Tuesday, June 27, 2006

61. " The Interpretation of Murder" ~ Jed Rubenfeld

In 1909, Sigmund Freud descends from a steamship in New York City, preparing to meet his new followers and introduce America to his ideas on psychology. Instead, he leaves months later, calling Americans "savages" and blames the visit for his subsequent ill health.

So much is true. Rubenfeld's book, The Interpretation of Murder, attempts to explain the reason for Freud's extreme reaction.

A young "society" woman is found dead, the victim of strangulation and whipping, in the apartment of a high-class complex. The next night, another young woman, Nora Acton, the intelligent, but headstrong daughter of an upper-class gentleman, is similarly attacked, yet survives. The mayor of NYC invites Freud and company, including Dr. Stratham Younger, to engage Nora in therapy in order to find the perpetrator before another person is killed.

There's death. There's hijinks. There's romance. And there is beautifully rendered imagery of a New York City none of us can imagine, one where horse carriages were beginning to be outlawed because the excrement was considered "pollution." Rubenfeld not only did his homework, he stayed after class and clapped the erasers. All of the research is precise and intricately woven into the narrative.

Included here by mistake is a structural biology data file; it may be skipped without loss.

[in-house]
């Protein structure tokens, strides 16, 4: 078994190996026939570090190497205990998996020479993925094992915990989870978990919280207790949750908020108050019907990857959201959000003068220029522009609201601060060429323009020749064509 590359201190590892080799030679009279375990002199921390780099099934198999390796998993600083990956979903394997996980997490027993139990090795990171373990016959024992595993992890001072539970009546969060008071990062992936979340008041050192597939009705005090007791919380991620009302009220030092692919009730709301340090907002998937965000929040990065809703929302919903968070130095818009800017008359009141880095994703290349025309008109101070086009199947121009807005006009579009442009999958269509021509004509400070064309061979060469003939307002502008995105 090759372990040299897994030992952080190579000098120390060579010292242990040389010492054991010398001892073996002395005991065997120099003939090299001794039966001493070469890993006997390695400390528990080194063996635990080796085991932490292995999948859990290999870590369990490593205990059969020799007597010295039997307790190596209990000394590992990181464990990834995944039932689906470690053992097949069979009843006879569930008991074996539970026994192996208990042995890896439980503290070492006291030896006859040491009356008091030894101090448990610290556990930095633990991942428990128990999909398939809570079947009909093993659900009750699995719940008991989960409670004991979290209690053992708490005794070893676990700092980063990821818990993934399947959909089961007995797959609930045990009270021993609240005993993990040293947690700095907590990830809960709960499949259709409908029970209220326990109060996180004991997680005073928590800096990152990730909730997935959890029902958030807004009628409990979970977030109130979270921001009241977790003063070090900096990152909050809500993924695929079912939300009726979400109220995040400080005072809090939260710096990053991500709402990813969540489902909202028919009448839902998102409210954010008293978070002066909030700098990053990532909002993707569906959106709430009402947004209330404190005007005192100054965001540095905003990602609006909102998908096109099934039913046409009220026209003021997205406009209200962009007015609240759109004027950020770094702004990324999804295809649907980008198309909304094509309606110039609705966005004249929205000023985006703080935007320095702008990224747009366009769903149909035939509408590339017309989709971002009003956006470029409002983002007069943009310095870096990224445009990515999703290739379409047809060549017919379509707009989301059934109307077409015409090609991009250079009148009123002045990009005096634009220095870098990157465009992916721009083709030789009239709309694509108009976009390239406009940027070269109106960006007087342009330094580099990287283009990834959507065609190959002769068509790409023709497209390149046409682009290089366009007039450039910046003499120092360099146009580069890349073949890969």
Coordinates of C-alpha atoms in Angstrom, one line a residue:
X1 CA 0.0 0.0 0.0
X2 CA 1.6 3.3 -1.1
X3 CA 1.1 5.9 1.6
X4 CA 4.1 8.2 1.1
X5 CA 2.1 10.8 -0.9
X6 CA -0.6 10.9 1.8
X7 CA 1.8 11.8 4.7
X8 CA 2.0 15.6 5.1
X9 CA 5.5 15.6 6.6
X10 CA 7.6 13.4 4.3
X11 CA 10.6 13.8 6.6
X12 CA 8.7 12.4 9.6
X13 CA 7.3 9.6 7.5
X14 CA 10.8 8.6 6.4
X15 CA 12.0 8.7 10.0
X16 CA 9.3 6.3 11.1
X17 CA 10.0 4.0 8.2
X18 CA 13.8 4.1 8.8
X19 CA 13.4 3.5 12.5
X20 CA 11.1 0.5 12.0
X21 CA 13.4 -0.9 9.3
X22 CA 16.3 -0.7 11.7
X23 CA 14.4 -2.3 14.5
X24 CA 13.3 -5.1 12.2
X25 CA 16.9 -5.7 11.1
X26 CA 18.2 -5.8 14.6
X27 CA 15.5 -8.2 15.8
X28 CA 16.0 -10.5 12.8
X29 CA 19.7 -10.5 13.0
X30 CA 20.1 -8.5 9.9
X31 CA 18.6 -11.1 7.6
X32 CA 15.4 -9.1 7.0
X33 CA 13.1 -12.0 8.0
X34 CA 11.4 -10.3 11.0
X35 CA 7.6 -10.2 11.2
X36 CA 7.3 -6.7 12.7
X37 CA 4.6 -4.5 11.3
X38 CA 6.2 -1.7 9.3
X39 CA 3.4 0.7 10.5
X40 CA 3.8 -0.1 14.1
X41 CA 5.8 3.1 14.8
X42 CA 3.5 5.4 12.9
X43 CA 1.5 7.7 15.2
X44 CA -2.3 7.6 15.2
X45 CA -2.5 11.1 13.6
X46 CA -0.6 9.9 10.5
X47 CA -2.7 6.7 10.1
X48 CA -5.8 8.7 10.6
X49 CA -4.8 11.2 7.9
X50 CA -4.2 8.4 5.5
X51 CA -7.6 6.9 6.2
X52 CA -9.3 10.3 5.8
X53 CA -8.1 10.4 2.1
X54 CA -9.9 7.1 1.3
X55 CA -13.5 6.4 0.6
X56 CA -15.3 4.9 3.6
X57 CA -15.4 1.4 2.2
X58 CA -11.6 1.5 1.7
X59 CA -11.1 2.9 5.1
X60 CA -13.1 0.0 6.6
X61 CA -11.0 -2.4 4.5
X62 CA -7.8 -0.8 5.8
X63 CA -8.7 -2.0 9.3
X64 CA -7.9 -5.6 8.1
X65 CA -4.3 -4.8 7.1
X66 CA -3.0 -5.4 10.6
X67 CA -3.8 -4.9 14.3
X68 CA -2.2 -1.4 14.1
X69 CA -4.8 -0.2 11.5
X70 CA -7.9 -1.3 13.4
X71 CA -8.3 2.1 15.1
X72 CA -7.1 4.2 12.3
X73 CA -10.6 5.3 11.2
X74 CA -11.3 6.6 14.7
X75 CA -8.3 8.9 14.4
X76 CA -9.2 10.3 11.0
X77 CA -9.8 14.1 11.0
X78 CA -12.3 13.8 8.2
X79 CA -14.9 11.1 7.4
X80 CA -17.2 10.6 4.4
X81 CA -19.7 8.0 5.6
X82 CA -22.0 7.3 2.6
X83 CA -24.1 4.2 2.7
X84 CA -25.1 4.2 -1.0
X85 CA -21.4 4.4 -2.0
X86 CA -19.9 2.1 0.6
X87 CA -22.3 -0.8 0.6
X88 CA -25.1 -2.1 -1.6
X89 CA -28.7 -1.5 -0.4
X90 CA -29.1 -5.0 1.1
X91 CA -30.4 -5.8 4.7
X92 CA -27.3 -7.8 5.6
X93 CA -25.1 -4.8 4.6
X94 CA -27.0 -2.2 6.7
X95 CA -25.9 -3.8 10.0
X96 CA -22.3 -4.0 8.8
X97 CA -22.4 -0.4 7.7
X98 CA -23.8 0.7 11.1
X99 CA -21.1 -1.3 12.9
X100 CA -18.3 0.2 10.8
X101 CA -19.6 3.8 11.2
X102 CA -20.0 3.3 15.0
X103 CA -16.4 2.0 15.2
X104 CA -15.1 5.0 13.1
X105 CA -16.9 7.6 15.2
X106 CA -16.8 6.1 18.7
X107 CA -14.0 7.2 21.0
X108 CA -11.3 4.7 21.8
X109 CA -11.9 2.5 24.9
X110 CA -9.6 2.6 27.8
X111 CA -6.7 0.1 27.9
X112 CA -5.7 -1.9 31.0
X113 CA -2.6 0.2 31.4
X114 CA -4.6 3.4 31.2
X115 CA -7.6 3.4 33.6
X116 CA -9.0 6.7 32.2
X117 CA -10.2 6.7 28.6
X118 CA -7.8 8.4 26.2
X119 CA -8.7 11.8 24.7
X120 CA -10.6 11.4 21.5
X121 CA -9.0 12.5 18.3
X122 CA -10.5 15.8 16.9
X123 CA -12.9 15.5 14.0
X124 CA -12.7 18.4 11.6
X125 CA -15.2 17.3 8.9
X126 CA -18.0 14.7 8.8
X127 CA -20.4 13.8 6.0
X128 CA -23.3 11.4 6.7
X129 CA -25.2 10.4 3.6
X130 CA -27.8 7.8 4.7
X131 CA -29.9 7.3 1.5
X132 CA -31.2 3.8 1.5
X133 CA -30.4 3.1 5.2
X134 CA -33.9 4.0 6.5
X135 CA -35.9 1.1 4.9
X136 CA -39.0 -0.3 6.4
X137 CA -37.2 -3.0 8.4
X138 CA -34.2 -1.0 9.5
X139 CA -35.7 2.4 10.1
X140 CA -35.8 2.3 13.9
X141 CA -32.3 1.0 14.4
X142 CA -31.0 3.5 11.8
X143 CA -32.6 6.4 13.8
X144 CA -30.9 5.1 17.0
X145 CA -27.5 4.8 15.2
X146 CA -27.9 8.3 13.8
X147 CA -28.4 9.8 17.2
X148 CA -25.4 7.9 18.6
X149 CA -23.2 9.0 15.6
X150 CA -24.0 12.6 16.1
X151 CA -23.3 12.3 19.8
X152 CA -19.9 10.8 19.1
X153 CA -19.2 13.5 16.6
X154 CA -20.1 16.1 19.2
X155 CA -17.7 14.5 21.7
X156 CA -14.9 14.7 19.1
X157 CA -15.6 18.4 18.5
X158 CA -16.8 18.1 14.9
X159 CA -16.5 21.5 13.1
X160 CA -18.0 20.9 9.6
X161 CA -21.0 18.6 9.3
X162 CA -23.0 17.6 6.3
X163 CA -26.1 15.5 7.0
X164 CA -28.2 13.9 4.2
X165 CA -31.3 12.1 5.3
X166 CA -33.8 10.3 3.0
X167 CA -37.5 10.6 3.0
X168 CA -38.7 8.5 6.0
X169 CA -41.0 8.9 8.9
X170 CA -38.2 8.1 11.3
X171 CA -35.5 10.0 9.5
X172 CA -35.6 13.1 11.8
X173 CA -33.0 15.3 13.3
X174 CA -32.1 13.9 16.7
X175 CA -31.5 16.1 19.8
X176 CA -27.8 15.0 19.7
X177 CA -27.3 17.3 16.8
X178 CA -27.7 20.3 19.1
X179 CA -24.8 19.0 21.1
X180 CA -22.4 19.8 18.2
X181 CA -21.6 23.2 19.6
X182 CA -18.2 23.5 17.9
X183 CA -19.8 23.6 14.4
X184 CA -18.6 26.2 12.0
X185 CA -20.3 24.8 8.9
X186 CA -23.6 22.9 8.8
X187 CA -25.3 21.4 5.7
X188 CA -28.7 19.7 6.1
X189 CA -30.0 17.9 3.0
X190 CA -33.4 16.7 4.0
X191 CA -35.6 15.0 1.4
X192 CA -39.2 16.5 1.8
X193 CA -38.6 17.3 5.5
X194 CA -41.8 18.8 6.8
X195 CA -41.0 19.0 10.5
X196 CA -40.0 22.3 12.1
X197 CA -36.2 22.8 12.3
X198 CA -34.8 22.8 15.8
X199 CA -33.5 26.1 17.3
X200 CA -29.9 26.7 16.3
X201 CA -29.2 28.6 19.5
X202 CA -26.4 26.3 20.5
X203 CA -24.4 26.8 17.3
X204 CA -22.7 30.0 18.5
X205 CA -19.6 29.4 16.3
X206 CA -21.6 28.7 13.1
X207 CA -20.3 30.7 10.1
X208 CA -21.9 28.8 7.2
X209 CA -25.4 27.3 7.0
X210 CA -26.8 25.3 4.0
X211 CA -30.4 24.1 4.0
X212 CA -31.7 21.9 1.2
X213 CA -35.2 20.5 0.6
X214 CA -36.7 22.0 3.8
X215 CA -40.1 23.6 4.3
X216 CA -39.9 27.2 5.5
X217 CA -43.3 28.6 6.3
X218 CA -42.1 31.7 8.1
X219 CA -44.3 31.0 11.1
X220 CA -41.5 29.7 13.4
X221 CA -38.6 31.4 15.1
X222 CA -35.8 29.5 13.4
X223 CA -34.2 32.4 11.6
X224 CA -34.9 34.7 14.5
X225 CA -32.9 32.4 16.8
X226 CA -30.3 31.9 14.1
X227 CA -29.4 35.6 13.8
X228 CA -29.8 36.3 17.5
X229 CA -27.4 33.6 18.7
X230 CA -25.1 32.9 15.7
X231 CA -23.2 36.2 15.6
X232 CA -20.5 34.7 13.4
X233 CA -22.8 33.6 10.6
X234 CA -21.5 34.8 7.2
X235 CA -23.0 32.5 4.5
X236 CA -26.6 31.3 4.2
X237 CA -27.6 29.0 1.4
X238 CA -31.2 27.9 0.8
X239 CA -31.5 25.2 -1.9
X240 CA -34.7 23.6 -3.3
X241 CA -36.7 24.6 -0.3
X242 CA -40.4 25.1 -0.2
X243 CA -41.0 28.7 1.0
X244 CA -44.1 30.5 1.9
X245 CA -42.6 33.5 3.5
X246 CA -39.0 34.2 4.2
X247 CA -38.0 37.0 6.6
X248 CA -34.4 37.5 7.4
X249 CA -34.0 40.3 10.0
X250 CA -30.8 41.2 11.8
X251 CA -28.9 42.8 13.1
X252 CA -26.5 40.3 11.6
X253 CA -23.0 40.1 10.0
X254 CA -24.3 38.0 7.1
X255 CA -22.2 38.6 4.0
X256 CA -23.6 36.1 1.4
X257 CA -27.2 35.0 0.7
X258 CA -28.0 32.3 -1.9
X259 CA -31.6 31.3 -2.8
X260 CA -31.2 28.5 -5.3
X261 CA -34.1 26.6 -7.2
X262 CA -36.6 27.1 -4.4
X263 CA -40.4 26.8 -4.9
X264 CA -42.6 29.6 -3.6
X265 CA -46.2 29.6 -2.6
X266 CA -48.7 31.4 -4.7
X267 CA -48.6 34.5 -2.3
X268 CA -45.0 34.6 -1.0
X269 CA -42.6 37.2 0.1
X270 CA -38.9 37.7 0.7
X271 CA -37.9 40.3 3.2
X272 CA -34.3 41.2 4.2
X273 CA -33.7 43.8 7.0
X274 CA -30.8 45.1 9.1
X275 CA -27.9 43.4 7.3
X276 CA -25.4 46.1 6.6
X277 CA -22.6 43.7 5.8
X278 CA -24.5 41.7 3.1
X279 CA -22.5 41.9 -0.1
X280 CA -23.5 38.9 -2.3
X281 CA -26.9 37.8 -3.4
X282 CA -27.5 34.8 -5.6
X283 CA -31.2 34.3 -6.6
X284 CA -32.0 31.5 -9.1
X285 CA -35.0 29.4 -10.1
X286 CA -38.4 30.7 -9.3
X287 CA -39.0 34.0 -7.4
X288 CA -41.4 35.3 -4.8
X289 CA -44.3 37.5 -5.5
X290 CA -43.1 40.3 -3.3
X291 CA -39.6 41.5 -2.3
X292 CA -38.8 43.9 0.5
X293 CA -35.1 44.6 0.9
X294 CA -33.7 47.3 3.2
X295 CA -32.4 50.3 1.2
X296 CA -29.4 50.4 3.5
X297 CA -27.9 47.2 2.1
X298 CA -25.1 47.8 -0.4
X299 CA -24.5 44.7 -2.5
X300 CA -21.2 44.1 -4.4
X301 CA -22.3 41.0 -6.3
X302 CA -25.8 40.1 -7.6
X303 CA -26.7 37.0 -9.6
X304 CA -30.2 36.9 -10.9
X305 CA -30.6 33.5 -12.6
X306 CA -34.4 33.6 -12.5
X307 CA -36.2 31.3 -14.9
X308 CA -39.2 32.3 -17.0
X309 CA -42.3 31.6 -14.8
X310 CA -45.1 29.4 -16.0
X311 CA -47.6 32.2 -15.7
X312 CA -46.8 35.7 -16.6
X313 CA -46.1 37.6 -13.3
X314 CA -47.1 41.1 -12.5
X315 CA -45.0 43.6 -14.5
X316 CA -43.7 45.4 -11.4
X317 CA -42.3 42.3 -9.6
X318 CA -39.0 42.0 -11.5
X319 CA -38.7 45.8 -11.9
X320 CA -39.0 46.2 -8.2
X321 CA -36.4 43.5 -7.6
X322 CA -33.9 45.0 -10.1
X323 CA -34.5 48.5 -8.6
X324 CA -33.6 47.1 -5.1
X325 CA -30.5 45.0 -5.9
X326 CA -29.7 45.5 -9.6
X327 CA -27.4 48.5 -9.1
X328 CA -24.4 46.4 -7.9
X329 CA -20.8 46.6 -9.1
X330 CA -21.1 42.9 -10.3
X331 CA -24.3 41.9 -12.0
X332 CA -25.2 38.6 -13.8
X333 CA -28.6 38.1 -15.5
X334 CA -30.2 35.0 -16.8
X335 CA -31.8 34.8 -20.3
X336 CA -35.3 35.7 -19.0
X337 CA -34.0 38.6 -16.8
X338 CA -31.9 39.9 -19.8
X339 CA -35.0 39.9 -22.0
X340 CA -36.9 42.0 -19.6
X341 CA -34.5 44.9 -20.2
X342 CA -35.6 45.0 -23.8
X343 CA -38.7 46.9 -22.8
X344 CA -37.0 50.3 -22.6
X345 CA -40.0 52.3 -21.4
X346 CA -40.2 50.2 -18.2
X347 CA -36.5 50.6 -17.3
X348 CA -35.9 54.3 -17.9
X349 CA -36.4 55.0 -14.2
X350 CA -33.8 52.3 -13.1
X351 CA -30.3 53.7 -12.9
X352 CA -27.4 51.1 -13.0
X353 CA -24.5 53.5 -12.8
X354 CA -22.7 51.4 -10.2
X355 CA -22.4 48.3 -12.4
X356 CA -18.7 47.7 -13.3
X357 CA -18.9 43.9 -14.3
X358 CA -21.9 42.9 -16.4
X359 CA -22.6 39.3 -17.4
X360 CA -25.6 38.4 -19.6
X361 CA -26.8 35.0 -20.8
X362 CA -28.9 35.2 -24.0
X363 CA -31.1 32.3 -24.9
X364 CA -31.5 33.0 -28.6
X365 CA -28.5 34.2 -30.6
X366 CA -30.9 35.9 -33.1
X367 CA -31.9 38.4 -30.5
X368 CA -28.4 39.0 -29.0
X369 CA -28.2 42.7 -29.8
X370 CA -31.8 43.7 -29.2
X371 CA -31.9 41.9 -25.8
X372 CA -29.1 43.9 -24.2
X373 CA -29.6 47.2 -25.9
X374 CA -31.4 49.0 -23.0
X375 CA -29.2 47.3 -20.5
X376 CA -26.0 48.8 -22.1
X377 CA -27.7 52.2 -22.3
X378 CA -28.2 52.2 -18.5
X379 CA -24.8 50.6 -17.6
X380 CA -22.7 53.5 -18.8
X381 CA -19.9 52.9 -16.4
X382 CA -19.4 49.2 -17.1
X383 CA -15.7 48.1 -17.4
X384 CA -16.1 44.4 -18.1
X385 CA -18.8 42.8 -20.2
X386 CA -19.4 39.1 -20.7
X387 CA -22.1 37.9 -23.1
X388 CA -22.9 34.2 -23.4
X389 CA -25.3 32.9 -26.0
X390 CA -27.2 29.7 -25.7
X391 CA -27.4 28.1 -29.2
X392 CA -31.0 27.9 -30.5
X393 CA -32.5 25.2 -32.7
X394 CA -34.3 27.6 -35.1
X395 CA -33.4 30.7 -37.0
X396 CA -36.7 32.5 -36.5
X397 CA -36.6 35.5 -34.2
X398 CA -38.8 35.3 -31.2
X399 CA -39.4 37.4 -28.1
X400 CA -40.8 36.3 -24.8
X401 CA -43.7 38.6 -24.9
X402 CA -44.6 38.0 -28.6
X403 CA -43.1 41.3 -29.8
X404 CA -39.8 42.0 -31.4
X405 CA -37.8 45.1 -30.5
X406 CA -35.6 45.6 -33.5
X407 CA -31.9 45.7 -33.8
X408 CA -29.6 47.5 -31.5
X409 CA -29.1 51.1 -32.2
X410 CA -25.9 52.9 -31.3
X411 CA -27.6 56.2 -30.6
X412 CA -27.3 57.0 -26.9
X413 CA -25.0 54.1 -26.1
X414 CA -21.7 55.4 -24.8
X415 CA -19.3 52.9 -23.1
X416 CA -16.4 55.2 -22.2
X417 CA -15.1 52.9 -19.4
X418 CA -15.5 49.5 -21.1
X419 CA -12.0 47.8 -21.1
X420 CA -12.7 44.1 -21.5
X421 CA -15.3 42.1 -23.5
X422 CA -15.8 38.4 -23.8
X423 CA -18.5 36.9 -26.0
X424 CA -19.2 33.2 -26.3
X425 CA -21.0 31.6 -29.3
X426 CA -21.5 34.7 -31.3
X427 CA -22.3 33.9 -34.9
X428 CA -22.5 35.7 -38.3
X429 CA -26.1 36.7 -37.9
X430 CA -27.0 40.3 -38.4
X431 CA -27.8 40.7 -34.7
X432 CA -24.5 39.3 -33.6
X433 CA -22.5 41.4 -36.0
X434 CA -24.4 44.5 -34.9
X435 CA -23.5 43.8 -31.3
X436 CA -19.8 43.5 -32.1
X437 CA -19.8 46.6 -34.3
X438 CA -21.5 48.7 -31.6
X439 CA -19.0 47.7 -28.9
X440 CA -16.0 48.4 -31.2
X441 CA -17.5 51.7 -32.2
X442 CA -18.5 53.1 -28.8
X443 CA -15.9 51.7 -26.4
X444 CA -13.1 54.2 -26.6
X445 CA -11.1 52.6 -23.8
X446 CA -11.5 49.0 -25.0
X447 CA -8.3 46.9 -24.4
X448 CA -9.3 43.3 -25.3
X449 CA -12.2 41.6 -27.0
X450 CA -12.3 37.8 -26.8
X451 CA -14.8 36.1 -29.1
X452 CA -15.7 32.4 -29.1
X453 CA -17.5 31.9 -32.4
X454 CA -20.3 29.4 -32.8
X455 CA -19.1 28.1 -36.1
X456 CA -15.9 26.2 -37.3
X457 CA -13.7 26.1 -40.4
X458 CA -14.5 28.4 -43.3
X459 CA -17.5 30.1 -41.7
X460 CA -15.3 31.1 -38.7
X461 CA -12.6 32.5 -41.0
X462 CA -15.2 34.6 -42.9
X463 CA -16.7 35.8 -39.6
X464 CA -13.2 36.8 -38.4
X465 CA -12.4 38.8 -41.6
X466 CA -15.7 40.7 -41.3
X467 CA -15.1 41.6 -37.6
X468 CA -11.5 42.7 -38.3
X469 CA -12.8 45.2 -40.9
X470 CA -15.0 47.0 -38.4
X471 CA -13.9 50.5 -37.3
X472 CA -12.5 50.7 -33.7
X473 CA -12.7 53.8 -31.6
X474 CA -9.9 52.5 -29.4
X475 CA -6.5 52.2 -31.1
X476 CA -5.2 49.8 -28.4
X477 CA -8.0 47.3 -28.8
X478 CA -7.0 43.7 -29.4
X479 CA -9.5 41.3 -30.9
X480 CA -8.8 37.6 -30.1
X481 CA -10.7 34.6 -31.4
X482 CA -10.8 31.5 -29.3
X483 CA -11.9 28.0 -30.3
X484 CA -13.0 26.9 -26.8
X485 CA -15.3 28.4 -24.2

Not just a thriller/mystery, but a historical hit. And a reminder to me that I haven't read Hamlet in a while. I can't believe the film rights haven't been sold yet, but the book itself won't be released until September. Put it on your wish list.

4.5 out of 5.0 Head Bangers.

1 comment:

Bibliolatrist said...

I just made it through this one, and remembered you had reviewed it earlier. I wish I had enjoyed it the way you had...I was a little disappointed by the ending, but you're right: his description of NYC is excellent.